Cruisin with the Real"s

Cruisin with the Real"s
Joe and Nancy Grand Cayman 10-07

Loma Linda Medical Center

Loma Linda Medical Center
Where the magic happens........

Tuesday, November 4, 2008

Let's talk Liver.....Fatty Liver in particular (NASH)

The slide on the left shows fat accumulation in liver cells. The slide on the right shows healthy liver cells.

Ok, Enough with the pretty pictures and back to the subject at hand....Liver disease.

This photo as you have guessed by now is one of a fatty liver. Fatty Liver is one of the steps towards Cirrhosis. It doesn't always end up as cirrhosis but a lot of the time is does.

It can either be alcoholic related or not. NASH stand for Non-Alcoholic Liver Disease.

I am going to repost a little bit here and give you a couple of links to look at but what you should know is that it is becoming more and more prevalent and is effecting younger and younger people. Even children who are overweight. It is a serious health care problem today.

I will tell you how it relates to livers available for transplant in a minute...

Nonalcoholic fatty liver disease


Nonalcoholic fatty liver disease (NAFLD) describes a range of conditions involving the liver that affect people who drink little or no alcohol.

The mildest type is simple fatty liver (steatosis), an accumulation of fat within your liver that usually causes no liver damage. A potentially more serious type, nonalcoholic steatohepatitis (NASH), is associated with liver-damaging inflammation and, sometimes, the formation of fibrous tissue. In some cases, this can progress either to cirrhosis, which can produce progressive, irreversible liver scarring, or to liver cancer.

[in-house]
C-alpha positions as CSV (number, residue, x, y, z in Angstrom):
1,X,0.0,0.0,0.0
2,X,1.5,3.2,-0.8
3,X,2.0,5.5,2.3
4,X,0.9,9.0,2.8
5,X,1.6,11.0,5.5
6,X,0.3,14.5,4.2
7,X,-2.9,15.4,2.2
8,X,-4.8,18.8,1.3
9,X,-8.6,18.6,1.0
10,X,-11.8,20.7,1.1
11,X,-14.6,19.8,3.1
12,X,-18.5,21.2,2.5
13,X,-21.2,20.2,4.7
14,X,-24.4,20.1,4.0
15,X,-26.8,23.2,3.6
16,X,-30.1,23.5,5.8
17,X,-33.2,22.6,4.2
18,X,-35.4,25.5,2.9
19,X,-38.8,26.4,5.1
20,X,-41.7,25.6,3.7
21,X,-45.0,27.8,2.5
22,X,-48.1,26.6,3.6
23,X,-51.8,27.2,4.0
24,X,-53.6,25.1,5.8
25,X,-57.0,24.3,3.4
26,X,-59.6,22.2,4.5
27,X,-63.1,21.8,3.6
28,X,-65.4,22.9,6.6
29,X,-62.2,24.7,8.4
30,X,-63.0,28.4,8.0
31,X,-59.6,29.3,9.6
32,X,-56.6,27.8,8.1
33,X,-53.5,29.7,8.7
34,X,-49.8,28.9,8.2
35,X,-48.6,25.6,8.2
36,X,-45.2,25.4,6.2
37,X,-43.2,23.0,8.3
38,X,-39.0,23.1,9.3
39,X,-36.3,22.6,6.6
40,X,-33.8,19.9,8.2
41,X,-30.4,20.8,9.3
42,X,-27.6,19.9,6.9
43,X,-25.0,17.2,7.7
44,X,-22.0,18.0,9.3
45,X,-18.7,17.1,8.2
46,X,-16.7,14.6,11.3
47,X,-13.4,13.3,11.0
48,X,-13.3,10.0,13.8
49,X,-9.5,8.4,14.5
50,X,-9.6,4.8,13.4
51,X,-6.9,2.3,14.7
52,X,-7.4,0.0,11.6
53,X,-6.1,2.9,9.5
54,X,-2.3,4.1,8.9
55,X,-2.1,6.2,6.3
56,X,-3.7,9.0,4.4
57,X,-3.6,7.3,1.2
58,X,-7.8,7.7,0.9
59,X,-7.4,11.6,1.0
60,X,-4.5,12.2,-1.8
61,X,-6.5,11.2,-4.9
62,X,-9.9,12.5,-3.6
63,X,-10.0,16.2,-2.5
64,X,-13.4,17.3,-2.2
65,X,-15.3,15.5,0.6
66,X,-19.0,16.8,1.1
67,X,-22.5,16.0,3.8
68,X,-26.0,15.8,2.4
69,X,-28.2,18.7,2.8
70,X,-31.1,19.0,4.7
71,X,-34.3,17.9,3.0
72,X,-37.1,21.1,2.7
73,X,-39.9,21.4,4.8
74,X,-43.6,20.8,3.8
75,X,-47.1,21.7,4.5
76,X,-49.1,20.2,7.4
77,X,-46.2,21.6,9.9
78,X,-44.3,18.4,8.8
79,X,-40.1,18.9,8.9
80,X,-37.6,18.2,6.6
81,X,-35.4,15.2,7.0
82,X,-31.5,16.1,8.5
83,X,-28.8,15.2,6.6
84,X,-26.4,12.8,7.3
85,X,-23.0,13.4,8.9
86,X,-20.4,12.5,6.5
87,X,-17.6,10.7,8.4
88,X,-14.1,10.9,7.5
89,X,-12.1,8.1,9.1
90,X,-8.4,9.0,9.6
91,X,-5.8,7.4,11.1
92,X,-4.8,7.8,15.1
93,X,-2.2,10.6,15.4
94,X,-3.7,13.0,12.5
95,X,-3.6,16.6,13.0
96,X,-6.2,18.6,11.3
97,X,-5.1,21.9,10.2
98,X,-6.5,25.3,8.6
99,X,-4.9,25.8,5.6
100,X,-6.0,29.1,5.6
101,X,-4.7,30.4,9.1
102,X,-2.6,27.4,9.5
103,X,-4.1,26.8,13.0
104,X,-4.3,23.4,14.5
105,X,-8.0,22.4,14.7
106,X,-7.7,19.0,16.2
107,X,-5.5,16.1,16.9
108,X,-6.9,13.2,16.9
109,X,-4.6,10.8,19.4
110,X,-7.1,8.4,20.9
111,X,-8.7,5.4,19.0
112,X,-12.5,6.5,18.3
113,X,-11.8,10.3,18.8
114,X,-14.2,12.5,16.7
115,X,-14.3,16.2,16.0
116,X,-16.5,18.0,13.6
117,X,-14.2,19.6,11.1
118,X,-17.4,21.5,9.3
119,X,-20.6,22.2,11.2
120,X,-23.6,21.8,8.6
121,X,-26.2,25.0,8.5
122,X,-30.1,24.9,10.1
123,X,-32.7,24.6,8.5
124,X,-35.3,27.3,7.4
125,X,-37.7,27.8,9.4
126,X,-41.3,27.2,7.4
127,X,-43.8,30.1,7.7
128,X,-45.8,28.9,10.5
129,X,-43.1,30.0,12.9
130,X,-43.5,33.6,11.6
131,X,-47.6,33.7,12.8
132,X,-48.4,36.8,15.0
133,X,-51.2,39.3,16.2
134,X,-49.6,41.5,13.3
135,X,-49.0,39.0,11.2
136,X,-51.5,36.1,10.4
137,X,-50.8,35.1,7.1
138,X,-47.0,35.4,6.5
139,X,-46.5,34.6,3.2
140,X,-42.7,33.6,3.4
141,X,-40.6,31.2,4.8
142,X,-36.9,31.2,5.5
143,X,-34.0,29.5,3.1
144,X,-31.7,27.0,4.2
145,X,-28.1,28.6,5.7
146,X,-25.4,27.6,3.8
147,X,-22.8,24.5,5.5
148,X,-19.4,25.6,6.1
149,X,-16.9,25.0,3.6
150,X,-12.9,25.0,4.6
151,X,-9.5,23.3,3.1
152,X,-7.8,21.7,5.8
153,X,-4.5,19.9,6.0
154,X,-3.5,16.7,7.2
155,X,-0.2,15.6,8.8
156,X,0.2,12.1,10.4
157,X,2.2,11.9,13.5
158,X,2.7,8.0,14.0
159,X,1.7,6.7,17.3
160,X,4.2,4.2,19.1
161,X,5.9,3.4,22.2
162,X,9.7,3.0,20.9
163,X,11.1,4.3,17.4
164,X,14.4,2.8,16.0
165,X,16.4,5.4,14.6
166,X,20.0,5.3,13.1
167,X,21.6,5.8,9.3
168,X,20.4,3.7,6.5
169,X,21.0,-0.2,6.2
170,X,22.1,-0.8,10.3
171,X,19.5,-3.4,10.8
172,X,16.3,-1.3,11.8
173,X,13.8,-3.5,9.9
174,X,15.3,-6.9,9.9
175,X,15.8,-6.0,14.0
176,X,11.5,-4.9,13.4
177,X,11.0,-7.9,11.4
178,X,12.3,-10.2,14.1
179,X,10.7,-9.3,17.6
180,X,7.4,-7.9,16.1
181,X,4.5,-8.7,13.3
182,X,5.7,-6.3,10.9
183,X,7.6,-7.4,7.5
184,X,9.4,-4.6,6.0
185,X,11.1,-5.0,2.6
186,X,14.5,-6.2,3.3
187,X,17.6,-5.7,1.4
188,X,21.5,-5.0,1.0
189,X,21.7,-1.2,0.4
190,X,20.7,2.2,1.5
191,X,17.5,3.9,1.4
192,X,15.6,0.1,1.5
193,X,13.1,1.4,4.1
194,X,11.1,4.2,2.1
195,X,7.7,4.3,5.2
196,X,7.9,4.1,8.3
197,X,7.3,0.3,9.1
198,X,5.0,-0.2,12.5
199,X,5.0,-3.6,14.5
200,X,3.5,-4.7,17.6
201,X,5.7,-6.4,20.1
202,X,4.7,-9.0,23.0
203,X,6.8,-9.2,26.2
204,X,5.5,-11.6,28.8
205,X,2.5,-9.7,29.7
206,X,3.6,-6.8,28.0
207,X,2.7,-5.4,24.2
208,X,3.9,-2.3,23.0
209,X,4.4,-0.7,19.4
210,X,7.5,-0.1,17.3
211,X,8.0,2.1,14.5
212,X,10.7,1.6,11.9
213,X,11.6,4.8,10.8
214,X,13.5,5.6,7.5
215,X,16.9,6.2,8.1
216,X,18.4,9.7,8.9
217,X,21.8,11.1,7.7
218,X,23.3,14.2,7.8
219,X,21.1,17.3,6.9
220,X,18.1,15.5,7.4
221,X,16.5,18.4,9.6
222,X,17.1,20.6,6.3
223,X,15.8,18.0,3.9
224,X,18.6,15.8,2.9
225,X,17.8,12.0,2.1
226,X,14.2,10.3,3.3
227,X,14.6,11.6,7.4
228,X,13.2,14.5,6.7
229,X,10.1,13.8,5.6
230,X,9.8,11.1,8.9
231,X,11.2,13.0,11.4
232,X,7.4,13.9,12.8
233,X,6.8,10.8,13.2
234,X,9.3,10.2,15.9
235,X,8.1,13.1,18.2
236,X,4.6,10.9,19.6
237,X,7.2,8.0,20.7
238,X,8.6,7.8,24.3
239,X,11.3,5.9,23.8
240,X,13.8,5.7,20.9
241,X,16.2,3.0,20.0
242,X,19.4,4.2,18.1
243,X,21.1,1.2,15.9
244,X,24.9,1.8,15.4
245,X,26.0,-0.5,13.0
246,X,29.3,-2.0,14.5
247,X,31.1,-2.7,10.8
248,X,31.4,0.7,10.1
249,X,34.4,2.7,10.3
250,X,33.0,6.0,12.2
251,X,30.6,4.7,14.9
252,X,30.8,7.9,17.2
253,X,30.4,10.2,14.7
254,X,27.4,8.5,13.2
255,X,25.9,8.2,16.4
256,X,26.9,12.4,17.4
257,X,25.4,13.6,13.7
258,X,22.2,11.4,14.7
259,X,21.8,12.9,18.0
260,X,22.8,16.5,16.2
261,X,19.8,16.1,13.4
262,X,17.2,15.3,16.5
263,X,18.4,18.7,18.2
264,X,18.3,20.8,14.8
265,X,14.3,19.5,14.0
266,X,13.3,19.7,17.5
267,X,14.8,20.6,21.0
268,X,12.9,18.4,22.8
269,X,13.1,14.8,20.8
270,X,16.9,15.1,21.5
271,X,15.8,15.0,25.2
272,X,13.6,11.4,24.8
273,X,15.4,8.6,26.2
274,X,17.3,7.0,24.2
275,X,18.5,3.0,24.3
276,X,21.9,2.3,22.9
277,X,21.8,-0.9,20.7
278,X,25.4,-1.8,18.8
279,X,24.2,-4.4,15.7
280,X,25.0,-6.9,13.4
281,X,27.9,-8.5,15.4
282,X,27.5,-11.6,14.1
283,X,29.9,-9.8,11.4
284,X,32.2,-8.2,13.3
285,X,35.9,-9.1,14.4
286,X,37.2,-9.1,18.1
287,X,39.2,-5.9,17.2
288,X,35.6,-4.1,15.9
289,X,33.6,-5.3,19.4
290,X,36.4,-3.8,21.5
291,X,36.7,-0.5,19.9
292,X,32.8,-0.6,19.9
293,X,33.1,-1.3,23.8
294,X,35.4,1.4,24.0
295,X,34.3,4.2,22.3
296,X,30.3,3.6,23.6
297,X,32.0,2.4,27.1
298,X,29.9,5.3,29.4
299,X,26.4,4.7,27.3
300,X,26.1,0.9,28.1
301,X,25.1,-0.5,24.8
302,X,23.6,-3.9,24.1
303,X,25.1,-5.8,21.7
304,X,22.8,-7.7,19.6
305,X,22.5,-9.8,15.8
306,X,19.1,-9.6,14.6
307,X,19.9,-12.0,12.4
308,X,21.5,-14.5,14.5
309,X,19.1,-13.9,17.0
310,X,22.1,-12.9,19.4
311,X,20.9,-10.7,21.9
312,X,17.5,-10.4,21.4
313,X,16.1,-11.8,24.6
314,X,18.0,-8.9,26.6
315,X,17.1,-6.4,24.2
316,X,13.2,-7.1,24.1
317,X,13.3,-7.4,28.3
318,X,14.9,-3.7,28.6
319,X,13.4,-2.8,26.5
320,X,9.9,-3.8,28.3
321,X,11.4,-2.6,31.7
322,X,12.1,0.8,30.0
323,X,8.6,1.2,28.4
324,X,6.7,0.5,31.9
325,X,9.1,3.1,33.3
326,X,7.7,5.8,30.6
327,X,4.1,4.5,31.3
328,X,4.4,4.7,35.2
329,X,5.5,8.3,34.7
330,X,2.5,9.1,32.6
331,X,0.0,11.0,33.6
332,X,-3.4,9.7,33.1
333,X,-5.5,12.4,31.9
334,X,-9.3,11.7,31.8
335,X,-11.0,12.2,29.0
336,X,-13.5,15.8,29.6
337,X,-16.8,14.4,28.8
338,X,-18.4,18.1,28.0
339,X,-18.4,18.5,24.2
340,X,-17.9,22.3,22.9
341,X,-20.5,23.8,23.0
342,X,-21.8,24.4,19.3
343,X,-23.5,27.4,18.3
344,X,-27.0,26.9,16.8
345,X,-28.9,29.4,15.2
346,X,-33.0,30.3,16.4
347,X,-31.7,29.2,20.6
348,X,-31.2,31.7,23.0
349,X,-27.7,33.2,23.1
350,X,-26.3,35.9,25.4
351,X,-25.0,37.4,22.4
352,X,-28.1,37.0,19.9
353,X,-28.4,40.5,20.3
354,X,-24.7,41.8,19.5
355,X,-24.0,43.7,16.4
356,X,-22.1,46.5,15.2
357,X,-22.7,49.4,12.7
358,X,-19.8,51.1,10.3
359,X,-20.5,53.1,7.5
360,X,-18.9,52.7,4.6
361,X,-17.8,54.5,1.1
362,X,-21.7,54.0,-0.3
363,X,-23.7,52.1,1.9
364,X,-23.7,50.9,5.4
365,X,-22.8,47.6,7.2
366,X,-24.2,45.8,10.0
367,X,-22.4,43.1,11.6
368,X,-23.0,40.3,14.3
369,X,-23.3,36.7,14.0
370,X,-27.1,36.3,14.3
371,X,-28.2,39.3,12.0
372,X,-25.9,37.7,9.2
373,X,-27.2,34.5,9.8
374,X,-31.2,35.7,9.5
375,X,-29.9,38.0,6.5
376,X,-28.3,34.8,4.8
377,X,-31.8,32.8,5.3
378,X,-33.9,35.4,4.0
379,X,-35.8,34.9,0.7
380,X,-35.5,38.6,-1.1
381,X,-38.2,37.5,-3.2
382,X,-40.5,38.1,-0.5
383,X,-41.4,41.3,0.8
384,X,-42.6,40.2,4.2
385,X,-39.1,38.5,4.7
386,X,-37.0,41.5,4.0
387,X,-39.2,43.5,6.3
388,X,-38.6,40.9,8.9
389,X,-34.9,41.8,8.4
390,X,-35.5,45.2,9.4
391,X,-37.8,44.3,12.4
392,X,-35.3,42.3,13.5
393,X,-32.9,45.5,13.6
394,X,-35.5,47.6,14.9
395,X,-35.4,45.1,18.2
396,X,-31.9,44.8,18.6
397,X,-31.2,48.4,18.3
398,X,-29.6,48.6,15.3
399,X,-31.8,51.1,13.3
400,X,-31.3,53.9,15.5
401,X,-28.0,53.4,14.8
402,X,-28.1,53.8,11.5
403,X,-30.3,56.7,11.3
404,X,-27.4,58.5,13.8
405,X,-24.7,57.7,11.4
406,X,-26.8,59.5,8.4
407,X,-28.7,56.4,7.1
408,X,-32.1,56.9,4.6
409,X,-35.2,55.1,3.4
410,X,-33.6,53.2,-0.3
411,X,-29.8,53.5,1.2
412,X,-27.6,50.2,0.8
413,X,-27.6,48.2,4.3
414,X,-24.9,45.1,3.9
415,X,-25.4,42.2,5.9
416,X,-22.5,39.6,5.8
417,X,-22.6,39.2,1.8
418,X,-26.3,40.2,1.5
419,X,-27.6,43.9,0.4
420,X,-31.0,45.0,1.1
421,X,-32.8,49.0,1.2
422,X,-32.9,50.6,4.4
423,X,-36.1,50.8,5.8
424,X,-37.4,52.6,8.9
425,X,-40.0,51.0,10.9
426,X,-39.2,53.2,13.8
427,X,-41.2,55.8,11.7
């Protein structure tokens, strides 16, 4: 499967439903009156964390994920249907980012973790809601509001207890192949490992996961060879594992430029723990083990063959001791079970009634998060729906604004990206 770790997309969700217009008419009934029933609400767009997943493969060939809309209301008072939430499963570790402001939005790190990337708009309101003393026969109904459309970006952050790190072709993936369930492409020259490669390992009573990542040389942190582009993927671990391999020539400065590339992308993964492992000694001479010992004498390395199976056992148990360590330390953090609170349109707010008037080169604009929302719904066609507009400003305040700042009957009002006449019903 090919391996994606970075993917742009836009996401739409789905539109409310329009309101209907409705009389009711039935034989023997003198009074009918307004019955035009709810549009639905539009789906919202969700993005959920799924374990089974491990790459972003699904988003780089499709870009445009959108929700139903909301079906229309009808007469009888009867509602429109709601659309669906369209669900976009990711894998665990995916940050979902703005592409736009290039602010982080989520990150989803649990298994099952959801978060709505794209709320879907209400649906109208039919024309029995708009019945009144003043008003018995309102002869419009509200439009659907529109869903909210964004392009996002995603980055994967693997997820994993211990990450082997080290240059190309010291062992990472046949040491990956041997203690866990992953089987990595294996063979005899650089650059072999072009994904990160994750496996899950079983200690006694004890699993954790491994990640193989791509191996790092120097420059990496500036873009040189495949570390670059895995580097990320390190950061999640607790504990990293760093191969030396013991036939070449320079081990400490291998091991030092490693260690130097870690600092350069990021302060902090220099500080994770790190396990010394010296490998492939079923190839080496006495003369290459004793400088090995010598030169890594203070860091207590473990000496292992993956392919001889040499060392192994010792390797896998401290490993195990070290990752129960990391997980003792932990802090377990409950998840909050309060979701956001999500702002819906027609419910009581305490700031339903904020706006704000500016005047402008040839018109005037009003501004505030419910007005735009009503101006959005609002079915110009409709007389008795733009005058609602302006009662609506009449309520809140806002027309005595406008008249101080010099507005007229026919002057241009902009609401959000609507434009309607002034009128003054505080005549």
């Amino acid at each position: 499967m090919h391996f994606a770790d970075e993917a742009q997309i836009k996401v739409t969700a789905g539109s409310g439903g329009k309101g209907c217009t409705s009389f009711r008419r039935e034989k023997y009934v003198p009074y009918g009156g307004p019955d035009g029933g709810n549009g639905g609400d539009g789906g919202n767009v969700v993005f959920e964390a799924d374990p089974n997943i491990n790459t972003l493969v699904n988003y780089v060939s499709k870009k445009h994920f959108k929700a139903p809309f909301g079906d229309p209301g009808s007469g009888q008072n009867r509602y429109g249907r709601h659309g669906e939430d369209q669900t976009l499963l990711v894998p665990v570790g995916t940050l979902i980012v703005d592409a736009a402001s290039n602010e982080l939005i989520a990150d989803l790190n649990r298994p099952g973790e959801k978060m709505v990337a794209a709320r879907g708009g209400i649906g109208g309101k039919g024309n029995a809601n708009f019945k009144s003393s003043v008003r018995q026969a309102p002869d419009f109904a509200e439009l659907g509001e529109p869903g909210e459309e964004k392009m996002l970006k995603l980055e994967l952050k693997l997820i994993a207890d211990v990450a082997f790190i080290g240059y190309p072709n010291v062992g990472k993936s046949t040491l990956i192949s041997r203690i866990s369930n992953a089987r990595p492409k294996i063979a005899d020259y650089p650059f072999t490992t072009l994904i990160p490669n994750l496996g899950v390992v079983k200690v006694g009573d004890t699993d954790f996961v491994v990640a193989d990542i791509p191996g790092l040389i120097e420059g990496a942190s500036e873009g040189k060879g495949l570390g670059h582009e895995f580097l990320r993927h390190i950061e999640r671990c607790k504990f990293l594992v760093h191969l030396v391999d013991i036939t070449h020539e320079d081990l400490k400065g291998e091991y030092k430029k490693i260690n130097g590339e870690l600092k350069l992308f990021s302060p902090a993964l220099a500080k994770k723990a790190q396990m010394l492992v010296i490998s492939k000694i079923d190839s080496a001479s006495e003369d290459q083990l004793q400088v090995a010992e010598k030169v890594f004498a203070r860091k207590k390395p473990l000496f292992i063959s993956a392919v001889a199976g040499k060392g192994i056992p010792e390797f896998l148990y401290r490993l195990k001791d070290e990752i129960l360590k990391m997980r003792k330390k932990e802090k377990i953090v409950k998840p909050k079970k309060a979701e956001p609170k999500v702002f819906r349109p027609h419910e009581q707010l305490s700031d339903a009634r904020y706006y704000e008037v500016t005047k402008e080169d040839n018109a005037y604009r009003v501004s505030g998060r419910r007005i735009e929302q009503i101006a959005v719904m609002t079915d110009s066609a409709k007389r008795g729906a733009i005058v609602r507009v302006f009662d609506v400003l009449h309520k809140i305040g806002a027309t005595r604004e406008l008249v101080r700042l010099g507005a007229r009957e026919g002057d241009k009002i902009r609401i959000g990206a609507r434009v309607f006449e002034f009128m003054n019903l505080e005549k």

Nonalcoholic fatty liver disease affects all age groups, including children. Most often, it's diagnosed in middle-aged people who are overweight or obese, and who may also have diabetes and elevated cholesterol and triglyceride levels.

With the increasing incidence of obesity and diabetes in Western countries, nonalcoholic fatty liver disease has become a growing problem. Although its true prevalence is unknown, some estimates suggest it may affect as many as one-third of American adults.

Because early-stage nonalcoholic fatty liver disease rarely causes any symptoms, it's often detected because of abnormal results of liver tests done for unrelated issues. Treatments for nonalcoholic fatty liver disease include weight loss, exercise, improved diabetes control and the use of cholesterol-lowering medications.

Here is a link to more technical stuff from wikipedia talking about the differences between Fatty Liver related to alcohol or not....

One of the reasons I bring it up is PLEASE have your blood drawn at regular physicals and ask your physician in particular about your liver enzymes. ALT and AST. If they are high you need to pay attention !!!!!

I wouldn't be where I am if I had.....But then nothing is going to happen to ME !!! or so I thought. There won't be any outward symptoms....You won't FEEL sick but your liver may be screaming at you.

Something I learned from my coordinators at Scripps I find interesting. Usable livers available for transplant are getting scarcer as they can take a perfectly healthy looking donor. Get all the approvals for transplant from the family. Be ready to get the organs of that generous person ready for transplant. With a liver that includes a biopsy. And low and behold the liver is a *FATTY LIVER*, therefore NOT good enough for a transplant.

This is happening far more these days than in days past. There is more obesity, more diabetes or pre-diabetes etc and it is effecting the liver so much that it is no longer a viable organ for transplant.

ALSO, the increase of fatty liver in the general population is increasing the number of people who NEED transplants...

As you can see, it is becoming a huge problem and is effecting transplant from both ends. Donors available and an increase in recipients listed for transplant.

Hope everyone got out and voted today!

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